So it’s October and it’s almost Halloween. I can think of a few things related to October that are orange, like the bright orange leaves and amazing pumpkins. Though I would like to focus on orange in Halloween itself. It has been a tradition to carve pumpkins since Celtic times and I personally love carving pumpkins with my family. Jack ‘O’ lanterns are a very popular part of Halloween culture, with their spooky faces and their bright orange colours. If you celebrate Halloween I bet you’ll be carving a pumpkin very soon…
The Nightmare Before Christmas
A great Halloween classic by Tim Burton to get you in the Halloween spirit is The Nightmare Before Christmas (Collector’s Edition) [Blu-ray]  This tells the story of the creatures of Halloween Town where Halloween is the only festival celebrated. Jack Skellington, the pumpkin king is bored of the same celebration year after year and so decides to hijack Christmas instead including planning the kidnap of Santa! Sally, the scary rag doll knows that this is a bad idea and tries to warm Jack off doing so but he doesn’t listen, so things get tricky!!! This is a great family-friendly Halloween movie (and one of my all-time favourites). My favourite character is Jack Skellington, I find him really scary! So snuggle up with a cup of warm cocoa and get into the Halloween spirit. Happy Halloween!
Orange is a warming, fiery colour, shades of which adorn our leaves, fruits and vegetables at this majestic time of year. Chilly and shorter days persuade our plants and gardens that winter is coming. This is one of the reasons that orange stands out so well on a cloudy, cool autumn morning. Orange is also the colour of bonfires that are common at this time of year. One feels greatly comforted by warming colours on a cool day.
One fine example of Orange leaves are the autumn leaves of the Cherry ‘Amanogawa’, first fading from green, to yellow, then orange and finally bright red before falling to the ground.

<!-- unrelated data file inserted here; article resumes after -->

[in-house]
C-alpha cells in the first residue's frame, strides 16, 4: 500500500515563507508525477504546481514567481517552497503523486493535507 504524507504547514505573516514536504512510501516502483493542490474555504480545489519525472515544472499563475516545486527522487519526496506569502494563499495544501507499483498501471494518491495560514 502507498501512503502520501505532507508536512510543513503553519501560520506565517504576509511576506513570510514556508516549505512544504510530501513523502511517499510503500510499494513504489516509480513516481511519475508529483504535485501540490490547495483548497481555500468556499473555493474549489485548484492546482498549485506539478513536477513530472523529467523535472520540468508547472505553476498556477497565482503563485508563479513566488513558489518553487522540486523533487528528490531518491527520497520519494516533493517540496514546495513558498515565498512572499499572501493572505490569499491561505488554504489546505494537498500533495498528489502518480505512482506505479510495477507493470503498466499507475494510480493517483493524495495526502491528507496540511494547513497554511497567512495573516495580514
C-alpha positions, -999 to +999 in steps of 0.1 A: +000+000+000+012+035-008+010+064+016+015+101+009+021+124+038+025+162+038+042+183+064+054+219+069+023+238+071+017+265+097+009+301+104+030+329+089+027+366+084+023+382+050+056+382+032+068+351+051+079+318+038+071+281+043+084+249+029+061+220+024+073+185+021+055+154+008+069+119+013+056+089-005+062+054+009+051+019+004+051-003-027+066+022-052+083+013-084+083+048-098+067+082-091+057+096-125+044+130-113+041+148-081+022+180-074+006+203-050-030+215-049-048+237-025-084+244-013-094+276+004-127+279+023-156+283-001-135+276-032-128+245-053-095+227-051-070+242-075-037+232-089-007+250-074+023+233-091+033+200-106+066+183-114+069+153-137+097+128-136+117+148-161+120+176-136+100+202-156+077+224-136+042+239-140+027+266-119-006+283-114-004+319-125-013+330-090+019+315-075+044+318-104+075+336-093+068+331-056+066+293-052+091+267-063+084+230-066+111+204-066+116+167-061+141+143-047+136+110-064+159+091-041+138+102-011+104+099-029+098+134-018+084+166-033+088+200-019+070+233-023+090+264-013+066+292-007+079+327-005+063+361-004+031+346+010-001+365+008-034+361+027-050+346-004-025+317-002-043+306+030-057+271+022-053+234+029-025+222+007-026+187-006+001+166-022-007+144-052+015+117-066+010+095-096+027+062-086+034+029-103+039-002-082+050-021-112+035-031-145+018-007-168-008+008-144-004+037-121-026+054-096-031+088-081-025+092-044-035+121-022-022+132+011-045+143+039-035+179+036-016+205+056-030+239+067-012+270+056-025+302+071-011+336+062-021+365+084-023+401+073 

The Amanogawa flowering cherry makes a fine garden plant, it forms a medium height tree but keeps a columnar form that doesn’t take as much horizontal space as other flowering cherries.
Better known for their pink, cherry scented spring blossom I would argue that they are equally beautiful in autumn.
Another beautiful shade of orange in the garden this autumn is the ripe fruit of the passion flower (Passiflora Caerulea).
The beautiful blue and white flowers have turned into orange fruits with a powdery white coating.
This makes a rather fun and interesting fruit which is similar in shape to a plum but closer in colour to an apricot.
Additionally, I couldn’t mention orange in October without thinking about pumpkins and of course Halloween. Soon to be adorning doorsteps and front gardens up and down the country, the jack-o-lantern has now become a family favourite at this time of year.
Menacing faces cut into its tough orange flesh the jack-o-lantern has a kind of spooky presence when illuminated with the flickering flame of a candle.
So make the most of this month and don’t forget to look out for the colour orange.
When one thinks of the colour orange they may almost always immediately think of the fruit of the same name… and perhaps a roaring fireplace soon after, unsurprising perhaps, as we see these things in our day-to-day lives. Yet, Orange has a much greater significance throughout the world.
Orange, The City
There is a city in the south of France named Orange. The city is very old, so old it has its roots in the Roman empire. There are Roman ruins in the city, including an impressive triumphal arch, which was used as a fortress up until 1660! The arch is remarkably well preserved and is a must-see sight when visiting. During the Roman era, it was revered as a “miniature version of Rome”.
Orange: The Royal Dynasty
‘Orange,’ is also the name of a Dutch Royal family. The House of Orange-Nassau founded in 1544 by William I, Prince of Orange. The prince was a key figure in a revolt against the Spanish King’s rule of the Low Countries and he was dedicated in his support of a united Holland. In many ways this king held some views ahead of his time, such as toleration of religion, which was at the time quite unusual. Also, it was from this first king that many of the traditions of the Netherlands began. For a start the national colour is Orange, as represented on their national football strip. Further, the national anthem “Wilhelmus” was originally a propaganda song in support of William. Also the modern flag of the Netherlands is based on the prince’s flag as is the Netherlands coat of arms.
Interestingly, today, in Northern Ireland, the adoption of this colour by the “Orange Order” who supported William III (a descendent of William I) are strongly unionist and would not be representative of religious tolerance as William I would have. The orange family is still in existence and is led by King Willem-Alexander of the Netherlands.
So there we have it, Orange is more than just a tasty fruit! It is also a beautiful French City, as well as the basis for one of the most enduring legacies of a nation and controversial to some.